Last night, I was doing my usual wasting time on the computer and decided to turn on AIM. To my surprise, two friends immediately IM'd me to say hi and I've missed you. Wow, didn't think anyone would notice if I wasn't around and here I get a double dose of love. Thanks for cheering me up!

Thursday, December 14, 2006

Oink! Oink!

We still have Halloween candy in the house, leftover treats from the LM crop, cookies from the cookie exchange, and various other snacks in the house. Add to that all the vendor goodies that have shown up at the office, and I'm suffering from sweets overload. So far we've received a small Harry and David basket, a huge Harry and David basket, assorted chocolates, and a huge basket of Mrs. Field's cookies. Yes, I ate my share and maybe more, lol.

On top of that, we had our department holiday lunch. Ohhhh, so yummy! We had Ethiopian food. Some of the food was catered and some was prepared by our admin. She's so sweet; she was afraid there wouldn't be enough food so she made several dishes to bring. All at her own time and expense. She wouldn't take any money for it. But next time, I know better. I can leave the money with an anonymous note on her desk and then she'll have to take it!

We were all game and ate traditionally with the injera bread instead of forks. But towards the end of the meal, I cheated and used a fork because I was too full from the bread and wanted to have more of the entrees. I think she asked the caterer to make the dishes milder than usual. Once, she brought in some food that she had cooked for us to sample and it was quite fiery.

I found this website that talks about Ethiopian food. But it doesn't do into the details about how time consuming it is to really cook the dishes. First, she prepares the butter (it sounds similar to preparing ghee, but with spices). Then she browns chopped onions (she loves her food processor). These are used in so many dishes, she prepares large quantities ahead of time and freezes the onions so they are available whenever she's cooking. She told us about how much work it is to wash and cut up the meat by hand. Whenever family or friends go back to Ethiopia, they bring back suitcases full of spices, even bringing back an extra suitcase and paying extra for it because it is cheaper than mail order.

Anyway, today was a special treat. Thank you! (And I can't tell you her name because she'd be embarrassed.)

Saturday, December 09, 2006

Food choices

Most of us have a choice in what we eat. I assume if you're reading this, you own a computer at home and thus have an adequate income to have purchased it. So you (and I) don't have to worry about where our next meal is coming from and we can choose whether to eat out or at home, to eat french fries or fruit.

This city in England also made a choice. I love it!

So sad

It was with a heavy heart that I read the news of James Kim's death. I wasn't even cautiously optimistic, though I was excited that they were going to drop survival packs with a personal message for James along the route he might have walked. Unfortunately, before they were able to do that, his body was found.

I found it interesting that all the news sites, a few blogs, and all the scrapbooking sites I frequent all followed his and his family's story.

My condolences to the Kim family.

Monday, December 04, 2006


No, this isn't in reference to my previous post, but the title is apt. I originally wrote about the missing cnet editor, James Kim. I followed the story this morning and started blogging about it during my lunch break. Unfortunately, I somehow lost the post and was unable to recover it. The updated good news is his wife and children were found. Unfortunately, as of tonight, he is still missing.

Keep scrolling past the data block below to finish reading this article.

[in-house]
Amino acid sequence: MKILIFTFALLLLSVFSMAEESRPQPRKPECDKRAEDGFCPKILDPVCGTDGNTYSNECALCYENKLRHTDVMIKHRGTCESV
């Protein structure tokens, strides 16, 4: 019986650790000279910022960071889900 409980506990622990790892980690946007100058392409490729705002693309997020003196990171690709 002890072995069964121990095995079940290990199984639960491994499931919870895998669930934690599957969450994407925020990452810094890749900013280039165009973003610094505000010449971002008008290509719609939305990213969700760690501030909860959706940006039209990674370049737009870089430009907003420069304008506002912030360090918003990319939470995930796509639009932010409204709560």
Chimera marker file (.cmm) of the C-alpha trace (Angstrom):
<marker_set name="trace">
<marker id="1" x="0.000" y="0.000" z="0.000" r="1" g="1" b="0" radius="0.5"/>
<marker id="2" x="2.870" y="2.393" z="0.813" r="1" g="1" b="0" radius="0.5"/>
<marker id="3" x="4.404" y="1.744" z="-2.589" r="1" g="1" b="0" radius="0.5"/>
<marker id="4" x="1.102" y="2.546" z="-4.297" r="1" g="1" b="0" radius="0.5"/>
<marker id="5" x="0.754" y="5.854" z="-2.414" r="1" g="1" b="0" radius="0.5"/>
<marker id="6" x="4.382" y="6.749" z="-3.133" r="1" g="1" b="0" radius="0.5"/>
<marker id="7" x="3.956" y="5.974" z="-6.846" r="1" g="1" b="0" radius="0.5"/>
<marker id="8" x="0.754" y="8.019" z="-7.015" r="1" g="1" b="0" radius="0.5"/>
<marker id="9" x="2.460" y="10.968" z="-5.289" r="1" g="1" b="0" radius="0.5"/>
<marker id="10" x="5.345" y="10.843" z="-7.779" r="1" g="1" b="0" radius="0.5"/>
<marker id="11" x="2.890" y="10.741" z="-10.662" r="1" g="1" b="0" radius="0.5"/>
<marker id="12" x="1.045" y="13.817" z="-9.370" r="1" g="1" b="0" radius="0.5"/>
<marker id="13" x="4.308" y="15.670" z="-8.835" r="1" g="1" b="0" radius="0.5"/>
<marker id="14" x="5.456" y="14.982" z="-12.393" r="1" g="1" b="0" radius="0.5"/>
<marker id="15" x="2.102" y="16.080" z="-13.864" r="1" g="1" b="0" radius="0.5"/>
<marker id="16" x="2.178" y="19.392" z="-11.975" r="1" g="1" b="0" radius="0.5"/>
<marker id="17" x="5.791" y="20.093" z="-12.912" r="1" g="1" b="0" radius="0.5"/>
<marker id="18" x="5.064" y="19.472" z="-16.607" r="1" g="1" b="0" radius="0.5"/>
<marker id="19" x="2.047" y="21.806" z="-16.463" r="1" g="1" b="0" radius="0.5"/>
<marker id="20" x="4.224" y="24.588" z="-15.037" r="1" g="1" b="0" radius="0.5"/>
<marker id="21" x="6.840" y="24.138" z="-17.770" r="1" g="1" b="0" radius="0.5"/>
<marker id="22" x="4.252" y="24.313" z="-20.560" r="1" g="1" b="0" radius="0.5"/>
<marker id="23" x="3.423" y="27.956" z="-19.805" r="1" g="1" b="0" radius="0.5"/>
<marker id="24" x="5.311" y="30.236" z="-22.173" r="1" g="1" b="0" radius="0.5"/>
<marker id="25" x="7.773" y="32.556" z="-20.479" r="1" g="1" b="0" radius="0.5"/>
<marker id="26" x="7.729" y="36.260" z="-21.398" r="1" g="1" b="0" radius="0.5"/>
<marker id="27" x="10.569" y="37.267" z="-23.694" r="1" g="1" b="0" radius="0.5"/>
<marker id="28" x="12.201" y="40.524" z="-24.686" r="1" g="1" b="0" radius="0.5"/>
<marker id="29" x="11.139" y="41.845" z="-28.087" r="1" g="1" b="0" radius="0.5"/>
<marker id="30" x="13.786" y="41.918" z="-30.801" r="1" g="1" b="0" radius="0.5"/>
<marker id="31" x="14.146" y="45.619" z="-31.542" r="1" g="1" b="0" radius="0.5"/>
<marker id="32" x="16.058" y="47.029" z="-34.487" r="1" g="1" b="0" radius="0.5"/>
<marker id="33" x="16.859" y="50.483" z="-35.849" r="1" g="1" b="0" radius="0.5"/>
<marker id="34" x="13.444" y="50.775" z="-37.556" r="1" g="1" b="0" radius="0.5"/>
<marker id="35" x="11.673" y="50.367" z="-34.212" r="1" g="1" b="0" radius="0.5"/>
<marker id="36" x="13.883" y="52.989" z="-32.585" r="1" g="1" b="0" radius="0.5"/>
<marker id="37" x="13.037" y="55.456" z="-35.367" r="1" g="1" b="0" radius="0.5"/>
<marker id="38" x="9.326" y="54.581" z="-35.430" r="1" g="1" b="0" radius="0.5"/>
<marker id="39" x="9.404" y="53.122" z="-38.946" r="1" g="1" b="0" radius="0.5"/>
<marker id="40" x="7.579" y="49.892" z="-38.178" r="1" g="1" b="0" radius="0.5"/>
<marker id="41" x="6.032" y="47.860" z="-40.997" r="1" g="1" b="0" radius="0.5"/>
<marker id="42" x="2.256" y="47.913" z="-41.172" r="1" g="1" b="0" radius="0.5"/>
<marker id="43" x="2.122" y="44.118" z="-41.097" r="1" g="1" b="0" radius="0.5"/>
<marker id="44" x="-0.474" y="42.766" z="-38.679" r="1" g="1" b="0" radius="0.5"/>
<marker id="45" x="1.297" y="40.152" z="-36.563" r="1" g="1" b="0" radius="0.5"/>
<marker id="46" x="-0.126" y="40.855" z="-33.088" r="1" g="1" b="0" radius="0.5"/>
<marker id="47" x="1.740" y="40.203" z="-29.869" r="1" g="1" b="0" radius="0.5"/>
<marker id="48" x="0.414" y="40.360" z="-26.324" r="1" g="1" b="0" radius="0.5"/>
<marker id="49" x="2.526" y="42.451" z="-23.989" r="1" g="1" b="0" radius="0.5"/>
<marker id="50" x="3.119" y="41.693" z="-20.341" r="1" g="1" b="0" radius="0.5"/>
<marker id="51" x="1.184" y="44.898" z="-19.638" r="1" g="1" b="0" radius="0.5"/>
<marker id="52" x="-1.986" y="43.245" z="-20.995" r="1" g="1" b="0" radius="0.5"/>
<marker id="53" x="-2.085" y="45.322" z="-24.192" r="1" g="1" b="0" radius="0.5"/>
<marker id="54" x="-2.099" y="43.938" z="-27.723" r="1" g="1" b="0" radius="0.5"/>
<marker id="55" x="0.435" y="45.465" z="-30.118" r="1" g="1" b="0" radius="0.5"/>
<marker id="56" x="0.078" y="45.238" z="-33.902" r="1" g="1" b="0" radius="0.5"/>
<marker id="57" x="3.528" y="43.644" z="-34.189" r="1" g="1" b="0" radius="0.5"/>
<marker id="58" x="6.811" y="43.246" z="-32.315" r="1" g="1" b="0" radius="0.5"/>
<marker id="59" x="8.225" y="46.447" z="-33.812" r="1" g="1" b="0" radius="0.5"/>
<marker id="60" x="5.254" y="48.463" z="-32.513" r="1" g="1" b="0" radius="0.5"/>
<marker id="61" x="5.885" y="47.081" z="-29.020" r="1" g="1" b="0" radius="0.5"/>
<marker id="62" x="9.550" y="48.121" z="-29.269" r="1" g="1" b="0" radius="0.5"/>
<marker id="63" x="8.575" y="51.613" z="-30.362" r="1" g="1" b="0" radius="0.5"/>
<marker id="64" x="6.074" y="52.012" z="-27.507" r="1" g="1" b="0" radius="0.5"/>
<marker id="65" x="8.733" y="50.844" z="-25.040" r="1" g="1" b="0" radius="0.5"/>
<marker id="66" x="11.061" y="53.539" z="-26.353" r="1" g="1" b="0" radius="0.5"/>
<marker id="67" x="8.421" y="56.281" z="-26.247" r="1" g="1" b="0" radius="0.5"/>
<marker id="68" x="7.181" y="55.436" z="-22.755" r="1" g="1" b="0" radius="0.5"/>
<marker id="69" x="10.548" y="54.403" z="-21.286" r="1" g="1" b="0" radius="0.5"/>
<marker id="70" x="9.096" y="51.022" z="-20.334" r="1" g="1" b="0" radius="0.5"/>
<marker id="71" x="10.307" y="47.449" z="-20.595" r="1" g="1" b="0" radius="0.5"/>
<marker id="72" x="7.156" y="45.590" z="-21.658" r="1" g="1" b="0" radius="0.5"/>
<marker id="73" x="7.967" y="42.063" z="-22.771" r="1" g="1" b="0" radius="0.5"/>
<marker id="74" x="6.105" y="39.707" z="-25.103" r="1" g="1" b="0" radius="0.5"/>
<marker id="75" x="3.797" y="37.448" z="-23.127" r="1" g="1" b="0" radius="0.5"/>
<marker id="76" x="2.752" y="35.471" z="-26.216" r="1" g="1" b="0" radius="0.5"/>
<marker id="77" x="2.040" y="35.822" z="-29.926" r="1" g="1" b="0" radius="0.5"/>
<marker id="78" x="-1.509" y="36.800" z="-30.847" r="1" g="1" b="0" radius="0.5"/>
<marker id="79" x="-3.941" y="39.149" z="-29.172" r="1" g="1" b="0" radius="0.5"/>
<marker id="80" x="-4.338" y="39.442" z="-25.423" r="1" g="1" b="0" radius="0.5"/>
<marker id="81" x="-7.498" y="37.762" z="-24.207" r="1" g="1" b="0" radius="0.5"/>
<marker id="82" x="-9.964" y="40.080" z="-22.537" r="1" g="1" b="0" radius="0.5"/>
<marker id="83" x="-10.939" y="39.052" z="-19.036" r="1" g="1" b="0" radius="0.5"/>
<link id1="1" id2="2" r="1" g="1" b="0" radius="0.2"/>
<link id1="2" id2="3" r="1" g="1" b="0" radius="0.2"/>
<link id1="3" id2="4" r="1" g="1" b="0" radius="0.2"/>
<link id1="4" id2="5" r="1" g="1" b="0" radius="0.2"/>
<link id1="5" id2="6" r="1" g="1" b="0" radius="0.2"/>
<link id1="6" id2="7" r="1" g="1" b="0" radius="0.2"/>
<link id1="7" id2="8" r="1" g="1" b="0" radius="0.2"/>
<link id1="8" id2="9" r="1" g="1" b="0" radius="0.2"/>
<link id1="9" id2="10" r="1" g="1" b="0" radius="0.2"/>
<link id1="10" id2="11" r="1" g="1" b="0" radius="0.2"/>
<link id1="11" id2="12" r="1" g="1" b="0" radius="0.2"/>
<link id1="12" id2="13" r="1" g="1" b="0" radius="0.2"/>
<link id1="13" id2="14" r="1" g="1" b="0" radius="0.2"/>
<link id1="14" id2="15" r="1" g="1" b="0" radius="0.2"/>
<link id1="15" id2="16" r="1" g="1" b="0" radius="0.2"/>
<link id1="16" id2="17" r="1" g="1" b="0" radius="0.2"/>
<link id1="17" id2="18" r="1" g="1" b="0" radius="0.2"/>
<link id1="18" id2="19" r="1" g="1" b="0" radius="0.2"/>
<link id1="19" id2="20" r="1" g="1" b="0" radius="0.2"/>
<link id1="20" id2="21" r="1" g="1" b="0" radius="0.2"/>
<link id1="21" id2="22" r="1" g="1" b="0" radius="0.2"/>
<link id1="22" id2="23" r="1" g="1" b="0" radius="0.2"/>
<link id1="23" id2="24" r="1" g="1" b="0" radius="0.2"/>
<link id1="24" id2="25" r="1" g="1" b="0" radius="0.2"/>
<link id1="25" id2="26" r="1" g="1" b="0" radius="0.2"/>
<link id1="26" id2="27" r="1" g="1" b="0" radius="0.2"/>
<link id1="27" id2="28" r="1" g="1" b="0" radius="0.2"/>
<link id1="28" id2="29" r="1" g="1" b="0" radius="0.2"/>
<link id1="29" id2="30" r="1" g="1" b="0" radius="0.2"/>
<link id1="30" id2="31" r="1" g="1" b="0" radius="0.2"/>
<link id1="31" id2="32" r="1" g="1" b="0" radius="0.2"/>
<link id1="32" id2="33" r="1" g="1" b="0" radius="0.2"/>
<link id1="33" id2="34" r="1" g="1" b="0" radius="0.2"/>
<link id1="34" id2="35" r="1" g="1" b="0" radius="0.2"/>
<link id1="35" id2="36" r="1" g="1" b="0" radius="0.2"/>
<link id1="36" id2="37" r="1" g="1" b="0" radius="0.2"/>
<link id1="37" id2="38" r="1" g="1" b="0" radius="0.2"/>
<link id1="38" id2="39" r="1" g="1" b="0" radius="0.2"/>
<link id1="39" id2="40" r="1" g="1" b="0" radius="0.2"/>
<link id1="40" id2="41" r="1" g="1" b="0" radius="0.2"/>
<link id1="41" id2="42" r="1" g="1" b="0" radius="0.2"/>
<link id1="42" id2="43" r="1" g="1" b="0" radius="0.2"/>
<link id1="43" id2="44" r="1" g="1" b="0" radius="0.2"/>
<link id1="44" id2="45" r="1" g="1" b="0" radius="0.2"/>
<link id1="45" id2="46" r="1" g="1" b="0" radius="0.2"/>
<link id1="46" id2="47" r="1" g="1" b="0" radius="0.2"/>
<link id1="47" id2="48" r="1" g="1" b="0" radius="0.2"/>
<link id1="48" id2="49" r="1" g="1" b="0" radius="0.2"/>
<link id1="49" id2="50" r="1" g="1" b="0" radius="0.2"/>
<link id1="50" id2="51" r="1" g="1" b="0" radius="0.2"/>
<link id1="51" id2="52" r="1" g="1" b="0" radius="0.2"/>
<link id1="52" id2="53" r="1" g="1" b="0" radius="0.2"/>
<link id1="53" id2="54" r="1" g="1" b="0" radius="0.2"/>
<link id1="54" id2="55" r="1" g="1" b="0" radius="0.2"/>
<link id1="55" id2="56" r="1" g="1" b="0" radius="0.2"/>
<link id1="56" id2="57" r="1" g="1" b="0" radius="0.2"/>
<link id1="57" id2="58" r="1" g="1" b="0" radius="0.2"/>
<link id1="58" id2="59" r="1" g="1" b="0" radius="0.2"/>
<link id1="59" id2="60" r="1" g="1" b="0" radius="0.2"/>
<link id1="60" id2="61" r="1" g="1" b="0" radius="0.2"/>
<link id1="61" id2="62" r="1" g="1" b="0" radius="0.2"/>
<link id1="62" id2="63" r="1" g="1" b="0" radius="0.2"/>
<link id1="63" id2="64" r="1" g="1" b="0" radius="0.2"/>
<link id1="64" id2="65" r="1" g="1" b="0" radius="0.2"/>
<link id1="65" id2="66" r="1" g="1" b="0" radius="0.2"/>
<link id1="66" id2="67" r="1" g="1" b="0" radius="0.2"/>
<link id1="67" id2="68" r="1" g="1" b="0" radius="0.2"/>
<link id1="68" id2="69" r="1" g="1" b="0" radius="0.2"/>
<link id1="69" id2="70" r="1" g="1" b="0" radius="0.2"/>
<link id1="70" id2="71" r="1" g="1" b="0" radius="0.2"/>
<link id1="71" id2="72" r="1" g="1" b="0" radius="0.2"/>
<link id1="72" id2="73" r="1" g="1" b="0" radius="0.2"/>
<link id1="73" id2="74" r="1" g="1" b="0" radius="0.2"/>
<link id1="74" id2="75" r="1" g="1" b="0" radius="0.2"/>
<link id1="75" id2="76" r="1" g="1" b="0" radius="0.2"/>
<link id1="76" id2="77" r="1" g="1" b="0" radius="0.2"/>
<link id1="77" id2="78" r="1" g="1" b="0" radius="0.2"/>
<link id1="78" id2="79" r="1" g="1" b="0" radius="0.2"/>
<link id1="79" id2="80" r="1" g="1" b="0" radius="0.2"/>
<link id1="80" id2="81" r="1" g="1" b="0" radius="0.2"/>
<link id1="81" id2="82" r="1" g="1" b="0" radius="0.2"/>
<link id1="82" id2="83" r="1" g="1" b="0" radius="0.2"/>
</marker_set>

His story, along with something that happened a couple weeks ago, got me thinking. But first, here's what happened a couple weeks ago. A friend e-mailed me to confirm plans for this weekend. She sent it to an e-mail address that I check frequently, but not daily. So it took me an extra day or so to reply to her. I didn't hear back from her right away, but I wasn't too worried since I thought she might be traveling for the Thanksgiving holiday. I called her about a week later and didn't hear back from her the next day. So I started to get concerned. Perhaps she was still traveling? Or maybe she was sick? My next thought was that I could call her sister to see if she knew what her plans were. I don't have her phone number, but I do know where she works. The Internet is a wonderful tool for sleuthing. She ended up calling me back two days after I left the message. She laughed good naturedly when I told her I was getting worried after not hearing from her, but she also said that it made her feel good. That someone cared about her. She's single so there is no one to miss her if she doesn't come home. And she works out of her home so there isn't an office staff to miss her. As we talked, I realized it could be so easy to disappear, at least for a while.

The Kim family was missing for about a week before a search was called. Would someone wait that long before searching for me? When A and I travel, we're pretty casual about it. Yes, we make reservations at hotels so we know we have a place to stay. But we don't tell people when and where we're going, especially if it is just a weekend trip.

I have a friend who is obsessive about planning her travel. She has a detailed itinerary for the entire trip, with each day's events planned down to the hour. She leaves this itinerary (along with hotel and airline info) with a couple of family members, so if they need to get a hold of her, they know how to. Probably something between what I do and what my friend does is reasonable. But I would hope that if I were missing, someone would miss me before too many days had passed.

Poof, it's gone

So much for blogging during my lunch hour. I just clicked the wrong button and lost four paragraphs.